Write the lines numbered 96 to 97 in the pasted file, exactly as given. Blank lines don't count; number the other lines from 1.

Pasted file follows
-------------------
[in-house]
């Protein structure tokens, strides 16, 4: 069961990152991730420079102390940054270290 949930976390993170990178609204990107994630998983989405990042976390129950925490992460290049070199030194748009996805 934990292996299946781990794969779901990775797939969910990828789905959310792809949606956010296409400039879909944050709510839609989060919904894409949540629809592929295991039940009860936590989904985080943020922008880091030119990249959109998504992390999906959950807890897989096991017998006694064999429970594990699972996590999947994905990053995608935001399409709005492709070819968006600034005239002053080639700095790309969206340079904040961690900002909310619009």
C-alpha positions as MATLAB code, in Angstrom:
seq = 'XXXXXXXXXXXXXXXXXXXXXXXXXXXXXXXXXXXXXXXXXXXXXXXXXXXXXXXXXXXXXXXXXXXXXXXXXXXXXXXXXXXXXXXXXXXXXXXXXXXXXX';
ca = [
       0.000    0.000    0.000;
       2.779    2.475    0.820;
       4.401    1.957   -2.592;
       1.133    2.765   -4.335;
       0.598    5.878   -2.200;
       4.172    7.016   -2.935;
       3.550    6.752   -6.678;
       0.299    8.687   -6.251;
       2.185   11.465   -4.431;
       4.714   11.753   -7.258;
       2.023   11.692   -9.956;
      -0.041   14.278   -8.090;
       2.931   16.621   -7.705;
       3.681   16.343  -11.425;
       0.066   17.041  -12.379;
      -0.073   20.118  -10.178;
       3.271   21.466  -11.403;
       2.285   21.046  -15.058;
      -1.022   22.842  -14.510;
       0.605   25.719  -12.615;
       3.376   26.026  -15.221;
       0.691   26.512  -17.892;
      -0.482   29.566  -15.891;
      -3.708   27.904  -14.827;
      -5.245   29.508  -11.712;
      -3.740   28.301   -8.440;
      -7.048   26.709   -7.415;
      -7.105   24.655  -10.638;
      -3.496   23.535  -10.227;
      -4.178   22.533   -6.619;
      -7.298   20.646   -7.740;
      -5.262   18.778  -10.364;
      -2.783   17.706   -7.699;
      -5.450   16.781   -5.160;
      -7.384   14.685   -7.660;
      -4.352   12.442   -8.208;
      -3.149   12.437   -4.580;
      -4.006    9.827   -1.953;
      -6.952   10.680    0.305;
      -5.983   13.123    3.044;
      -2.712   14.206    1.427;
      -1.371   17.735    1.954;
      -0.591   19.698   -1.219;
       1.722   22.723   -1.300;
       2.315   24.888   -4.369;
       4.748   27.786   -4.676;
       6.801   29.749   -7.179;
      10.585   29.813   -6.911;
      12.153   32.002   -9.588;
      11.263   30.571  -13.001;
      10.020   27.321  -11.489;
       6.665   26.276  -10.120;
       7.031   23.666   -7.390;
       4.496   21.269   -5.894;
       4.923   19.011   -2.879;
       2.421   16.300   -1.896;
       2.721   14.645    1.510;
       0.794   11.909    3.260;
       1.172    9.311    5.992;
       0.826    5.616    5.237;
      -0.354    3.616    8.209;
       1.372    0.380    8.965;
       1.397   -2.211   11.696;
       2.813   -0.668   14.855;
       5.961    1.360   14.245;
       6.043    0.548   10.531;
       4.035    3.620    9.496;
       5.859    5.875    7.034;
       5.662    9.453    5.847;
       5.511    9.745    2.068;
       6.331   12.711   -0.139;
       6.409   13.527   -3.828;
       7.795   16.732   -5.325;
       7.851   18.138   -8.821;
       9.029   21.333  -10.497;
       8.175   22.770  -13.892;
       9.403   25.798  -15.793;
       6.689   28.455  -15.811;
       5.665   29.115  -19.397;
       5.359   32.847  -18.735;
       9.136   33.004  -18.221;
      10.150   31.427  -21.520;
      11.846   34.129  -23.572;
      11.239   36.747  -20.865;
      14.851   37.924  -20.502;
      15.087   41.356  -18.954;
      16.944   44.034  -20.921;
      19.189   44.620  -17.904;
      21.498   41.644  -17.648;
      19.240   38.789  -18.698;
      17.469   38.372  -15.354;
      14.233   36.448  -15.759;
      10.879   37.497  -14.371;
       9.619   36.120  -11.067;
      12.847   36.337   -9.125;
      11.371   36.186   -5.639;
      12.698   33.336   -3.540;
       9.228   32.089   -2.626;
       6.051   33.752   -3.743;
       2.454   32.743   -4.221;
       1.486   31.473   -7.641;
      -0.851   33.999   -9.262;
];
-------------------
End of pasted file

      17.469   38.372  -15.354;
      14.233   36.448  -15.759;